A weird EP full of music that tries hard to be electronica, Up to No Good blends assorted rock and country melodies, creating a kind of cool, kind of jarring pop that packs a lot into five songs. Birds and Batteries, then, are disquieting, a trait that makes them more compelling than they may seem on first listen.
Songwriter (though these songs, while tight and evocative, sound more constructed than arranged) Mike Sempert’s vocals are a foundation for each soundscape, his voice's tone adding smoke to the colder arrangements and deepening the warmer ones. Adding slide guitars and strings helps make “The Villain” much more than a minimalistic exercise; abrasive loops turn the dance-friendly “Lightning” into a vehicle of subtle dread. The same is true with “Out in the Woods” or “Sneaky Times.” There are songs here that conjure up a funky, psych-doom vibe, even when trying to sound upbeat. Maybe this is what Frankie Goes to Hollywood or Ministry were trying to have us believe they sounded like.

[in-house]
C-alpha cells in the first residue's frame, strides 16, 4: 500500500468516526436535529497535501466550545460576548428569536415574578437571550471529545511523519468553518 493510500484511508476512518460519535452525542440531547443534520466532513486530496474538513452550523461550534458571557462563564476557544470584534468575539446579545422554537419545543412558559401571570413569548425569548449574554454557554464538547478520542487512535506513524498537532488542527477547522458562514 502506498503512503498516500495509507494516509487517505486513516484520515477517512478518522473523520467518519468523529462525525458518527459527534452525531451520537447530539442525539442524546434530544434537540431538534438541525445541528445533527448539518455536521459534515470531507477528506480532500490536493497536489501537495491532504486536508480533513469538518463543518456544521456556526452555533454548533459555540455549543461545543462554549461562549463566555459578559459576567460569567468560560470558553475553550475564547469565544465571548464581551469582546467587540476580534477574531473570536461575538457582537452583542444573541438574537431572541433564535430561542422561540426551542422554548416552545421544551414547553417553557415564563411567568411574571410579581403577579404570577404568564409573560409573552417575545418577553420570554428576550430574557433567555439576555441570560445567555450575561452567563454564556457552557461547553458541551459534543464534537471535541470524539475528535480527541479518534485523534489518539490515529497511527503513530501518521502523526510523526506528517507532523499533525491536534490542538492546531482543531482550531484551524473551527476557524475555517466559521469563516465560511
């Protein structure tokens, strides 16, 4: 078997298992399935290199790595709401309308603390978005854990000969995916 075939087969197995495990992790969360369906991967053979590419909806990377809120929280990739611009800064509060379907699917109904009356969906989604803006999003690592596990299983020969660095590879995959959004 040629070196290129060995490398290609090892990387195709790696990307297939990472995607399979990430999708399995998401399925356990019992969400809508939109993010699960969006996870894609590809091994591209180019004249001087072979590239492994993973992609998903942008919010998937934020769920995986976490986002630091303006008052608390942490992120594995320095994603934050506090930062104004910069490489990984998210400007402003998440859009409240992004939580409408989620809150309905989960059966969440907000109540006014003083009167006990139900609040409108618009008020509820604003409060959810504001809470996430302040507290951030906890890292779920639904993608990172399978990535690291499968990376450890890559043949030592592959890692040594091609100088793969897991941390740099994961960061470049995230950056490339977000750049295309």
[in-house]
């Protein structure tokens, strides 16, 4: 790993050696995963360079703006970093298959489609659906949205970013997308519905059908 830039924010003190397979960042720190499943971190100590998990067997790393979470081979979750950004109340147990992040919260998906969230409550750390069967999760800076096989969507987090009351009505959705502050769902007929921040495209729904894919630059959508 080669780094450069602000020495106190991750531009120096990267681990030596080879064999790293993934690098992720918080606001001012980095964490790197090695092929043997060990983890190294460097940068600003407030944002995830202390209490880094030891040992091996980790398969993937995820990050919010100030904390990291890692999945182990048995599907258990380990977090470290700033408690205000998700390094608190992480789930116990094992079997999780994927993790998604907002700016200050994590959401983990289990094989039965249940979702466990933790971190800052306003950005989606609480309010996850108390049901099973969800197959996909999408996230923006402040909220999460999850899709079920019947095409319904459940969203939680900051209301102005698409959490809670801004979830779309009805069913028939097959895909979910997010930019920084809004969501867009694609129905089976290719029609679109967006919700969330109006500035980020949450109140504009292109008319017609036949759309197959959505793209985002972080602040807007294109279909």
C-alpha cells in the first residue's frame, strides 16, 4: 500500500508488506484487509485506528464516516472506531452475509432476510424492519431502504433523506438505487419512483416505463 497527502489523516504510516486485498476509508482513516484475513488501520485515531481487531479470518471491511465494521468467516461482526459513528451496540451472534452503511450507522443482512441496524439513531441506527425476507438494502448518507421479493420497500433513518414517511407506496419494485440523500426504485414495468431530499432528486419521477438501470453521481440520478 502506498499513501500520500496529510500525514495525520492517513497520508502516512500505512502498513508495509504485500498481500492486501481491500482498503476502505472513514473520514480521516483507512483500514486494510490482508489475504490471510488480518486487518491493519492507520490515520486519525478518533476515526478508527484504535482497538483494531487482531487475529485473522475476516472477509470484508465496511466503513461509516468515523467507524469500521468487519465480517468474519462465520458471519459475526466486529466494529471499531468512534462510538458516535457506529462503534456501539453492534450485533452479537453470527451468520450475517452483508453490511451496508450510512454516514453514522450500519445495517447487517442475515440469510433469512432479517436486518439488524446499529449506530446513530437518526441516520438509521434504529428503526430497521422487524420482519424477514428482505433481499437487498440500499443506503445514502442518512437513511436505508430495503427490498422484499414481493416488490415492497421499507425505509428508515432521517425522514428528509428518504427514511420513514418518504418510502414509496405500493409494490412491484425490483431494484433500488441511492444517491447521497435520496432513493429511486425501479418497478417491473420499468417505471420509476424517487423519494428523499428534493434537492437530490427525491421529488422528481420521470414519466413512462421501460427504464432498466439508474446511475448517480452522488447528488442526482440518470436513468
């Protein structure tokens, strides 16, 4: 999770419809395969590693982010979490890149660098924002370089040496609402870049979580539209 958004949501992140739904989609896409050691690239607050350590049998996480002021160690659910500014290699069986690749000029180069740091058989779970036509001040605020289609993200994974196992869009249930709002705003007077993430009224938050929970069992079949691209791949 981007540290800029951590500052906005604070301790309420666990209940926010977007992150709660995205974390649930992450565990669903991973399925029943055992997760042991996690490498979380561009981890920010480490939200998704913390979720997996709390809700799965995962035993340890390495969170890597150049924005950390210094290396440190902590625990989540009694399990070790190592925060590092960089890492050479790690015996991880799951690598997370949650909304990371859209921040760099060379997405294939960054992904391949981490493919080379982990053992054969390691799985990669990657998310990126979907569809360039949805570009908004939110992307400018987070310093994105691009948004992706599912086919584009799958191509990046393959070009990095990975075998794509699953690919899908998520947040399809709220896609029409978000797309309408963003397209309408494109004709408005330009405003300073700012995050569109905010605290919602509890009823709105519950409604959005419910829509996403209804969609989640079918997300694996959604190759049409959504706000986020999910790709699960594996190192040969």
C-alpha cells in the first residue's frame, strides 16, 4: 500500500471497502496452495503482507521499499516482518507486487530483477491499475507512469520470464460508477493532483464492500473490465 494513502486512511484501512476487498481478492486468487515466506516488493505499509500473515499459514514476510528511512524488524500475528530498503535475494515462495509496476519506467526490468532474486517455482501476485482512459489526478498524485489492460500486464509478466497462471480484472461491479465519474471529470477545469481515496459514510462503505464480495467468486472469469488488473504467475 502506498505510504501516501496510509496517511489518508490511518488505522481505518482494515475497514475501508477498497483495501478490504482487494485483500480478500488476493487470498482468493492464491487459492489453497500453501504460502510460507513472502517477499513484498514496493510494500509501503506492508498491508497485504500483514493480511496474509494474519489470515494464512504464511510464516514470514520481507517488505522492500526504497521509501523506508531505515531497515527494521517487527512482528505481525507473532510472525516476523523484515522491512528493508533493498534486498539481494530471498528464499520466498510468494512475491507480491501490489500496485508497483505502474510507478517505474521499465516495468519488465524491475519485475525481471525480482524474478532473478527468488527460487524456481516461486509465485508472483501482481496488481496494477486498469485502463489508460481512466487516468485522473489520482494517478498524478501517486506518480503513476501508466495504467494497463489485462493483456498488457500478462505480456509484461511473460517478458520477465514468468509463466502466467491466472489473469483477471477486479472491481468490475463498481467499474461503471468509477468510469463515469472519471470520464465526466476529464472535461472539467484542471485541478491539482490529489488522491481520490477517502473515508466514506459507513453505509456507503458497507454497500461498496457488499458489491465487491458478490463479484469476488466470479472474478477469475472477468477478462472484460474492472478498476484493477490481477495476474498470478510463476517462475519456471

Up to No Good is glorious and gloomy. Birds and Batteries push and crash, challenge and confirm, and make me want to harm to the dance floor.
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